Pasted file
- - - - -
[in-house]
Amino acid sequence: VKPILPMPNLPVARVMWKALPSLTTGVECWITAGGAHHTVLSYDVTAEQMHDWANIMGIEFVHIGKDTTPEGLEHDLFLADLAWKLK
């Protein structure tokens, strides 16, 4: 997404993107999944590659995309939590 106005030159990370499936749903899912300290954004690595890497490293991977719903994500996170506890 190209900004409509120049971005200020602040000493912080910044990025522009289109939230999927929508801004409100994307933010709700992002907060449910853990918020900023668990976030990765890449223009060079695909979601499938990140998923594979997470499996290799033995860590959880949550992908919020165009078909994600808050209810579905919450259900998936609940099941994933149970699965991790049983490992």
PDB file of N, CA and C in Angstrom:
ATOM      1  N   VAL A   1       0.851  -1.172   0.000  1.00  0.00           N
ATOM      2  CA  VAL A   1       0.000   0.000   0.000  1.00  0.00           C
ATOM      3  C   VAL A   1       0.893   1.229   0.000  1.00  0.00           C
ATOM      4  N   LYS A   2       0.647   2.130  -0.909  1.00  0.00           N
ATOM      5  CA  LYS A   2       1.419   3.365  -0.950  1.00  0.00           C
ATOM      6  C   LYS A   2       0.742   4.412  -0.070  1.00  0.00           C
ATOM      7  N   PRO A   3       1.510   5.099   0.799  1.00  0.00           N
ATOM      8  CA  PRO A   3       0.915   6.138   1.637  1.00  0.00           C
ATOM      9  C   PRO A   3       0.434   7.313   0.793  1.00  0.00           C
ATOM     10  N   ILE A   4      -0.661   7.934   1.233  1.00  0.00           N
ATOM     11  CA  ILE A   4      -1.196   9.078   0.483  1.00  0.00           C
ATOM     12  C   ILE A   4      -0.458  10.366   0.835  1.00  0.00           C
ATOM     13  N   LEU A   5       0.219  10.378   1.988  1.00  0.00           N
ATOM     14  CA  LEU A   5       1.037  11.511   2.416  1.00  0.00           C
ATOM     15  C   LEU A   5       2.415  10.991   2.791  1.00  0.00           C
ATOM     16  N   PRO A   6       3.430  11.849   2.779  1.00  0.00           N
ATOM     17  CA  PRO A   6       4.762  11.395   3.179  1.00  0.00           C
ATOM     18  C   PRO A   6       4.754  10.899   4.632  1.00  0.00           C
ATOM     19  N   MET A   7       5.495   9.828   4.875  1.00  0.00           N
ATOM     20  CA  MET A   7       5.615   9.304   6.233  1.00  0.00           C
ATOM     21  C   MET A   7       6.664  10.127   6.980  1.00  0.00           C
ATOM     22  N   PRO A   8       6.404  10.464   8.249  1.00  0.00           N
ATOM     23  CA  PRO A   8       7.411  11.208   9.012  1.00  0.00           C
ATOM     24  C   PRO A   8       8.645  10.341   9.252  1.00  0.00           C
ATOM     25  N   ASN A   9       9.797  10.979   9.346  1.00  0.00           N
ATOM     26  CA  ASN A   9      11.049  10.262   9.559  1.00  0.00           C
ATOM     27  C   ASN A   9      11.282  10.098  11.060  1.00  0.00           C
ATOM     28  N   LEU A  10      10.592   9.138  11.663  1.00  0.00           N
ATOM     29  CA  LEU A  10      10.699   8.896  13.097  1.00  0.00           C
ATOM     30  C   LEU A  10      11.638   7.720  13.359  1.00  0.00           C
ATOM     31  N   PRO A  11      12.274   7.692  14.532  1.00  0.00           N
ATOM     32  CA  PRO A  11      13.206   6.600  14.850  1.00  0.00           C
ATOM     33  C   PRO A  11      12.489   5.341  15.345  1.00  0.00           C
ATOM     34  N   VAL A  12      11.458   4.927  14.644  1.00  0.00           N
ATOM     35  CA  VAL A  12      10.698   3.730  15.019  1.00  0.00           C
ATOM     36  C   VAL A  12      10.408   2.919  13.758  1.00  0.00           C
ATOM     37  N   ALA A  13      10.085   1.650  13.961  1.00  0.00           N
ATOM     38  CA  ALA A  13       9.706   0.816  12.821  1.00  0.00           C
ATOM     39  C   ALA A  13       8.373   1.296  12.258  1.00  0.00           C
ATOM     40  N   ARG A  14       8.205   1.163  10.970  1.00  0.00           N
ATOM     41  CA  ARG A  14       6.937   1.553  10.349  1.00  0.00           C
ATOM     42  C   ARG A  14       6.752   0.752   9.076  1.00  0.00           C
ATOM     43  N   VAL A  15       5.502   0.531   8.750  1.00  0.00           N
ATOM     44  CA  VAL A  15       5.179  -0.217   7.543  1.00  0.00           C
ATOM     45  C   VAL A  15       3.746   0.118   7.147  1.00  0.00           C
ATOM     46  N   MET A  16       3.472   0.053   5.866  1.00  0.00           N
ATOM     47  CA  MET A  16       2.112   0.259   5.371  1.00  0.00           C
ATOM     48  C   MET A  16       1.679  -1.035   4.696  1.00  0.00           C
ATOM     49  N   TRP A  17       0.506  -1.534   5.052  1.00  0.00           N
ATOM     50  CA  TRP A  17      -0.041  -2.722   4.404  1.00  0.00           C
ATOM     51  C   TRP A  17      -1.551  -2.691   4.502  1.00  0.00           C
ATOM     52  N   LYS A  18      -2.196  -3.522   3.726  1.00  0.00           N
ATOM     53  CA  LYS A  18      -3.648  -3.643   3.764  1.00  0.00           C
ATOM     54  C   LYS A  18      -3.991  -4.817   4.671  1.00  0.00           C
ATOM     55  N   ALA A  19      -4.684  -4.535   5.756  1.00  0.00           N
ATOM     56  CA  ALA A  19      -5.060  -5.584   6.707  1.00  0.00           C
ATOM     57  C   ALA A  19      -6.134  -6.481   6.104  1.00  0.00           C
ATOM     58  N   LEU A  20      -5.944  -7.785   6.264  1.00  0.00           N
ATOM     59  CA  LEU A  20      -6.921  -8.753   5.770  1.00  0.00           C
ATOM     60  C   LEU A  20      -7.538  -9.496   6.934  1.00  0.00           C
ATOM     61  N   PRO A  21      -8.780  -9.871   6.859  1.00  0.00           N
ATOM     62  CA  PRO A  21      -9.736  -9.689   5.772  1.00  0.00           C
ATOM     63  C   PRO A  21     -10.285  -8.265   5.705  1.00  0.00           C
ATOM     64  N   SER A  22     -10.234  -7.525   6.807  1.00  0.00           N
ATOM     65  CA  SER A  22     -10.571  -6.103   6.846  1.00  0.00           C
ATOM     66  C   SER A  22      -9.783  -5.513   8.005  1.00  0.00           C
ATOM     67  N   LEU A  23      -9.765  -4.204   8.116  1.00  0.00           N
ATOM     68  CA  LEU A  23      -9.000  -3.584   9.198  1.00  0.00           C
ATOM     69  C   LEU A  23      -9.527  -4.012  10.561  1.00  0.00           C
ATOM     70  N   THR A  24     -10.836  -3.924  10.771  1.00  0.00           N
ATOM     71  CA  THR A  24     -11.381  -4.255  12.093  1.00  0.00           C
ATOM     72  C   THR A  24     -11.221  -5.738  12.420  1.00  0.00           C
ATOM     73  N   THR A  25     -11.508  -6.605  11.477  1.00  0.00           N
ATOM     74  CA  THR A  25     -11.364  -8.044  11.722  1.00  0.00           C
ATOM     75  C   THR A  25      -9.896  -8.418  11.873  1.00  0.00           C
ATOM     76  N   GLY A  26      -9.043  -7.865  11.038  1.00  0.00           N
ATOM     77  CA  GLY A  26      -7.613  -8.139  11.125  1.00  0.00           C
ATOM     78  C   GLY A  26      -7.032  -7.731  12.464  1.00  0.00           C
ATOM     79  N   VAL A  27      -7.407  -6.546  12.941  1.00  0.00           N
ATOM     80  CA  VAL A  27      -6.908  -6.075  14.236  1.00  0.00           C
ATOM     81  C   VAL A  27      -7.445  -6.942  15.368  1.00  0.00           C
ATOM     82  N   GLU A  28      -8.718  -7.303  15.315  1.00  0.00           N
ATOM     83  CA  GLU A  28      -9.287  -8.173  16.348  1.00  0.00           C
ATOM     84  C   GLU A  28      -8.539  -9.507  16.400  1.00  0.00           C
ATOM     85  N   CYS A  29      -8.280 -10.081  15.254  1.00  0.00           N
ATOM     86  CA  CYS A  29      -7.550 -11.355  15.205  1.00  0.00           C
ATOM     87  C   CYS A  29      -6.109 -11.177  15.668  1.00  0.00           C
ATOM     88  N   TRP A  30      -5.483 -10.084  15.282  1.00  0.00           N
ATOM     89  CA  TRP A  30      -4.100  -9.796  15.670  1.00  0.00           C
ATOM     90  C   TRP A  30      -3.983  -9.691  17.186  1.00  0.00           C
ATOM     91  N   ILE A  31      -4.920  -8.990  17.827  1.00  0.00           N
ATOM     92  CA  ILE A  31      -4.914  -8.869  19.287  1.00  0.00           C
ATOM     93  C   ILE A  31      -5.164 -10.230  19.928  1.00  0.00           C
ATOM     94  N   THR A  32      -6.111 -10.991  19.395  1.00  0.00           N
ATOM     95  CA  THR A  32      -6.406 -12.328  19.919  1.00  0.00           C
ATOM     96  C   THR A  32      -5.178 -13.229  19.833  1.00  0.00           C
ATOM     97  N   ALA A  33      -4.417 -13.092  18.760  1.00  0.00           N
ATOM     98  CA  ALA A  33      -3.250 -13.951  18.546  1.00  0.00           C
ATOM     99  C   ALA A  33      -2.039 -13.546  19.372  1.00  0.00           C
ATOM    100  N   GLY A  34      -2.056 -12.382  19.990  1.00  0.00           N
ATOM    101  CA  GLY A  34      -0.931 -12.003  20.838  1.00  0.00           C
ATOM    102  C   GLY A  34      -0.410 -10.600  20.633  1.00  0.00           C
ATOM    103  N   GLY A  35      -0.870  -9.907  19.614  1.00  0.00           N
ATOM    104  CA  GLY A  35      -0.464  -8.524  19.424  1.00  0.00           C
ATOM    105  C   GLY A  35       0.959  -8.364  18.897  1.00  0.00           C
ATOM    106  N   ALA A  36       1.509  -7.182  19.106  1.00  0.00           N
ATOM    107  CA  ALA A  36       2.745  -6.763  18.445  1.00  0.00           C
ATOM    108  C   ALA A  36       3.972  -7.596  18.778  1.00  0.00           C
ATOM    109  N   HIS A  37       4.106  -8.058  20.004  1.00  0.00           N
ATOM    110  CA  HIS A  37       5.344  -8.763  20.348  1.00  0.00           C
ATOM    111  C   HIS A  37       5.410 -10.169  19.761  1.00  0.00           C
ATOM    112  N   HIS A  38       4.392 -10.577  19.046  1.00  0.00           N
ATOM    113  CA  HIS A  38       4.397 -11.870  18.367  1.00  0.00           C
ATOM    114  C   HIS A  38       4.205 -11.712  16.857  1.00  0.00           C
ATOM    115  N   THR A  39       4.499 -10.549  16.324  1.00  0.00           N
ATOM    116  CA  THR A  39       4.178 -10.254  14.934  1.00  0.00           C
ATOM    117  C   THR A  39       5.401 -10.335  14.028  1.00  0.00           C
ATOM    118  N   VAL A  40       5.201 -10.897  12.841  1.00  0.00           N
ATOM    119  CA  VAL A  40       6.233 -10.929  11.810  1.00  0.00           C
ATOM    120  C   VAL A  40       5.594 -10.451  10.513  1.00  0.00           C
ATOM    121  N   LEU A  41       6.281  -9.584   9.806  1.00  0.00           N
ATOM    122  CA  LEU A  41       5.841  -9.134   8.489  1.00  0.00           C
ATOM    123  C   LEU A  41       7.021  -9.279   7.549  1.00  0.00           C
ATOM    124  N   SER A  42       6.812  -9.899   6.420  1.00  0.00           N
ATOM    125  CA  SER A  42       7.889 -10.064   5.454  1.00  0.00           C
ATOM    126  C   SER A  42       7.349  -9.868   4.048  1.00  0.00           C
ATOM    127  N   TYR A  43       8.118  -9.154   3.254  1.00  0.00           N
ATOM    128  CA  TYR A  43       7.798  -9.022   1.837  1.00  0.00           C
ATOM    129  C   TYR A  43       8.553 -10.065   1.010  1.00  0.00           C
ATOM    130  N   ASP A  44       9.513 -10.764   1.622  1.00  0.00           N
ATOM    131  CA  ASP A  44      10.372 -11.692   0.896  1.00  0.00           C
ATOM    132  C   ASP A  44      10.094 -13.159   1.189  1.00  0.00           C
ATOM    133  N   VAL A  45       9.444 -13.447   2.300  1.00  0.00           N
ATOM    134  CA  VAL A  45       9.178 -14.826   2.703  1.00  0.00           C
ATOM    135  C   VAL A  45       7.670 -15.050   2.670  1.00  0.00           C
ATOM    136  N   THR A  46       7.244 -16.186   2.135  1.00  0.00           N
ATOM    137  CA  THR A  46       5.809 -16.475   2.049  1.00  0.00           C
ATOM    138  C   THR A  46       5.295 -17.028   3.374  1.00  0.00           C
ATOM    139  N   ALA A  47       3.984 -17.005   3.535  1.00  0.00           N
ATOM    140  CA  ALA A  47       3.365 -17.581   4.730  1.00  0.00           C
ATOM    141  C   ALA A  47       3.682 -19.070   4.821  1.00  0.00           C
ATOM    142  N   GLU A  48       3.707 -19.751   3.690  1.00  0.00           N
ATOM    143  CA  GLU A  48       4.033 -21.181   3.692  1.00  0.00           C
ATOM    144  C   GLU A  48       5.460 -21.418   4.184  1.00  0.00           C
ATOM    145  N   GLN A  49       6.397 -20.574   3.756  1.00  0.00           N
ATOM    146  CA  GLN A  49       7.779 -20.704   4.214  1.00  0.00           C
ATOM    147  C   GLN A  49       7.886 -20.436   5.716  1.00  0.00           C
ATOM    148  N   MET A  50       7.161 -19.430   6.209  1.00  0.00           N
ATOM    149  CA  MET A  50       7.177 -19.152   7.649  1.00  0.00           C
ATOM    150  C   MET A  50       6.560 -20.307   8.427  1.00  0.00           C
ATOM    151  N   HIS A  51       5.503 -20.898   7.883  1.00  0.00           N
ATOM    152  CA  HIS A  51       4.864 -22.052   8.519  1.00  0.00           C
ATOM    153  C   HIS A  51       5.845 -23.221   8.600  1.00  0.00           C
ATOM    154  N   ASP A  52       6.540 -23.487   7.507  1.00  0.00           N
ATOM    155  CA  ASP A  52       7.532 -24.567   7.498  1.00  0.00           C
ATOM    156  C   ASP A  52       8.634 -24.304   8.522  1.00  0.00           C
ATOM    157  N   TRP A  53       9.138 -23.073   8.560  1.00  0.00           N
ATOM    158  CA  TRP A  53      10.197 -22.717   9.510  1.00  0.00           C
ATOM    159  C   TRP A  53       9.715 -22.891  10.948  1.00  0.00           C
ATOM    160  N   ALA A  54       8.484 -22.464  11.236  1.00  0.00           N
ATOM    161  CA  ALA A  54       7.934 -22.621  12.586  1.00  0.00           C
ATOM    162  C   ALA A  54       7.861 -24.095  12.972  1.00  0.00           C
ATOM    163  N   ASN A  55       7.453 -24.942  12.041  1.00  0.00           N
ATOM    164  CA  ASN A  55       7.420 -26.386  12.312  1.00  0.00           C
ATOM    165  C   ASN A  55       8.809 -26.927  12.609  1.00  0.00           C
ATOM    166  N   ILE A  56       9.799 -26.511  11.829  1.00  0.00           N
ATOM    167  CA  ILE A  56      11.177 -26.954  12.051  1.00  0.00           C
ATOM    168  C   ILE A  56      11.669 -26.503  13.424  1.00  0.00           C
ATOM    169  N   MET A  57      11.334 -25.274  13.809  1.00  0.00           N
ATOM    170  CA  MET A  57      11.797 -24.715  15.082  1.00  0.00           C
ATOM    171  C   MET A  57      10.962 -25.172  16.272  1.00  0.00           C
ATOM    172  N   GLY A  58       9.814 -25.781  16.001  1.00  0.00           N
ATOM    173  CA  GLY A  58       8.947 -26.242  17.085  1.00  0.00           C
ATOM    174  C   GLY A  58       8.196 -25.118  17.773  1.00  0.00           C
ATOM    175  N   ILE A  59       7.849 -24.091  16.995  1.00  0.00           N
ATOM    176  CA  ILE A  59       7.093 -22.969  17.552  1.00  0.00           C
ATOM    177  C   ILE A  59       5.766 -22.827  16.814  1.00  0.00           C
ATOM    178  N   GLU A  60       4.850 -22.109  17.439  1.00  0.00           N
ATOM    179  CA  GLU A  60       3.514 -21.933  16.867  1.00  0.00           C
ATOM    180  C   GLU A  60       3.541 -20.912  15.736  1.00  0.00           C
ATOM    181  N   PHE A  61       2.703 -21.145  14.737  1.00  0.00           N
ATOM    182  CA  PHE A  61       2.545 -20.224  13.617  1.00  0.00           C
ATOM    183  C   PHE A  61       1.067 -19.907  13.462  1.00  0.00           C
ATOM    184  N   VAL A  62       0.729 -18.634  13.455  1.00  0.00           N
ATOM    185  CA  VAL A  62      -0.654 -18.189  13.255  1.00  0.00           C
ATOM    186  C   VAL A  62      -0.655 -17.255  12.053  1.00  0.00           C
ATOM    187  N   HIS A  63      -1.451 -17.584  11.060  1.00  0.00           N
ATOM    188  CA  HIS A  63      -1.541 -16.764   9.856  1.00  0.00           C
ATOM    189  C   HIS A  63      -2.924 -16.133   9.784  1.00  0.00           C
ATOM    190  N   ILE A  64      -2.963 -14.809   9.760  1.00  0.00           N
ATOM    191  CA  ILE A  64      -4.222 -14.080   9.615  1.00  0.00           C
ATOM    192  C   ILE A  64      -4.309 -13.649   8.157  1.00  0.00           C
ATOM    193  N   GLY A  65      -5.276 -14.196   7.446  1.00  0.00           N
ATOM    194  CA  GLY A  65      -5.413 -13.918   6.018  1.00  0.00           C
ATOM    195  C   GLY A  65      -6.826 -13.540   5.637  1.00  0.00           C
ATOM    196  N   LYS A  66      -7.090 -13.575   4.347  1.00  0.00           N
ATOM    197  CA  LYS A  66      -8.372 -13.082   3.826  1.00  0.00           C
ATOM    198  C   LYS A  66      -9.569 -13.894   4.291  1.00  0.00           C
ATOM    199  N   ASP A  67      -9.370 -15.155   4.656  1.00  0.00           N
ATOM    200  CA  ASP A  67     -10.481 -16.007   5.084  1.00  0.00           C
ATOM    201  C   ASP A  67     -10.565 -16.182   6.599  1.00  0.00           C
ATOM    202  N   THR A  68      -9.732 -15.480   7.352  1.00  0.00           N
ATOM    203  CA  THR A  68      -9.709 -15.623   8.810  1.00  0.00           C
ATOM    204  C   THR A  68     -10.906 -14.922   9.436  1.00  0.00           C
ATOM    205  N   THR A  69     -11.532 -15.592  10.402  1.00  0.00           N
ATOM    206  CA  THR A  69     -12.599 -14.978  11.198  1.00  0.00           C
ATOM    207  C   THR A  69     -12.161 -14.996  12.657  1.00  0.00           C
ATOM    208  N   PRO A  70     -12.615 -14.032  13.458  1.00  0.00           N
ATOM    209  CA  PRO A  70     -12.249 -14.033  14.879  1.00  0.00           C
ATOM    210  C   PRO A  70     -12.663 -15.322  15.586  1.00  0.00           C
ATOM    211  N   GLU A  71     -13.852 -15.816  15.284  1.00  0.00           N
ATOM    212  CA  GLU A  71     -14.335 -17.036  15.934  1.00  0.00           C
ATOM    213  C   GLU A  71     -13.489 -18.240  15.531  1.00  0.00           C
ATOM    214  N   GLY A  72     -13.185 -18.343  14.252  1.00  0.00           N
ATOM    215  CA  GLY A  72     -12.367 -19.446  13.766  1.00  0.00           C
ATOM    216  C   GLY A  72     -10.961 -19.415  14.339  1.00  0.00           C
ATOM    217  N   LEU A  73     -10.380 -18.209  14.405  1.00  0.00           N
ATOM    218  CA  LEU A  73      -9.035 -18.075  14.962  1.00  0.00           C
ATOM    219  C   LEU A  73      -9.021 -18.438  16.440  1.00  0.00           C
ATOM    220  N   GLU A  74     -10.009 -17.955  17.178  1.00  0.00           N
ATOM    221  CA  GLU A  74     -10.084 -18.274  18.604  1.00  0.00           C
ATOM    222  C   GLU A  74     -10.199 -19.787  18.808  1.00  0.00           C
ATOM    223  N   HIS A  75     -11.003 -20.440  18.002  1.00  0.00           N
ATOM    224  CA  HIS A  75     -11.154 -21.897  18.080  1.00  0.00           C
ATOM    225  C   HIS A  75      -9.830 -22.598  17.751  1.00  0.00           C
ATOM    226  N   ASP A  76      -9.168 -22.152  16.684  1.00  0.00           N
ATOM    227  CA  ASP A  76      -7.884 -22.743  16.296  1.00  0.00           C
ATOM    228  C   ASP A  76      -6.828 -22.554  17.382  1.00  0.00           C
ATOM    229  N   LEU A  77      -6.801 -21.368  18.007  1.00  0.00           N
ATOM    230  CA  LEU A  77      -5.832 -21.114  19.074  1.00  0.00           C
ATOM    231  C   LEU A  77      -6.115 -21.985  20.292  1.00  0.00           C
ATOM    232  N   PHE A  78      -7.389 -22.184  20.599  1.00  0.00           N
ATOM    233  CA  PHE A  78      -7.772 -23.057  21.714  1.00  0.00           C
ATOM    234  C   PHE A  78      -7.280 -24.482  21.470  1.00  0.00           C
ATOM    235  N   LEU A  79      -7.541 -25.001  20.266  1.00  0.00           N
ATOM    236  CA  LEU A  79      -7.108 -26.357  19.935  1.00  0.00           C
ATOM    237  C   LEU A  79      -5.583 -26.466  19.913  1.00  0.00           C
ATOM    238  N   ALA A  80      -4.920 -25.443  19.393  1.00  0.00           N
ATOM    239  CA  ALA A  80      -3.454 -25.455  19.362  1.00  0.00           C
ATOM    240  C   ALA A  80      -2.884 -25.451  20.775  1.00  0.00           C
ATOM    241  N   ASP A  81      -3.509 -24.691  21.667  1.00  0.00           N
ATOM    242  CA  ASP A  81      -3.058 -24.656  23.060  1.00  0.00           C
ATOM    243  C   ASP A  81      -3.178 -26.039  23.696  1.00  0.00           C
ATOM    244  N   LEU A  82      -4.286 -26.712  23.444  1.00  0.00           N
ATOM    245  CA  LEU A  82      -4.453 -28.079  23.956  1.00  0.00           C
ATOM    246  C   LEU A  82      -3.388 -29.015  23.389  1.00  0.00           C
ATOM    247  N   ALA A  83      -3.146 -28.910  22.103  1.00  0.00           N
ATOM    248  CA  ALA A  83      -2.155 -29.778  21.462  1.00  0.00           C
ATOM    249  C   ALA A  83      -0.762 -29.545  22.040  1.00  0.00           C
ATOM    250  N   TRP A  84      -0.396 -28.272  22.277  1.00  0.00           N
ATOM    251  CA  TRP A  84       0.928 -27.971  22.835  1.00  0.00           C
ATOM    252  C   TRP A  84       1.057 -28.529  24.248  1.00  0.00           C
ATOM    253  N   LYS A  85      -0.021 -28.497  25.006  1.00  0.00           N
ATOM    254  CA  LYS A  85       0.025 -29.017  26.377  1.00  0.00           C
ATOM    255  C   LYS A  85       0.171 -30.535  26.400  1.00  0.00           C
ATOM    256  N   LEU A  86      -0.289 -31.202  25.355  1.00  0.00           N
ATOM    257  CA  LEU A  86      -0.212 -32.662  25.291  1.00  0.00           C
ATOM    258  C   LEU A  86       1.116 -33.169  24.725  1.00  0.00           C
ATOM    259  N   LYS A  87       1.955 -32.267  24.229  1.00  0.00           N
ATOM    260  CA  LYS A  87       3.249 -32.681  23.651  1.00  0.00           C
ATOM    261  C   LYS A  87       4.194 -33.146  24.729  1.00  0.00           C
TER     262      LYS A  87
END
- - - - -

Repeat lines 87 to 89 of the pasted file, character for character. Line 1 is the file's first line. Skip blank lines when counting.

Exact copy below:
ATOM     83  CA  GLU A  28      -9.287  -8.173  16.348  1.00  0.00           C
ATOM     84  C   GLU A  28      -8.539  -9.507  16.400  1.00  0.00           C
ATOM     85  N   CYS A  29      -8.280 -10.081  15.254  1.00  0.00           N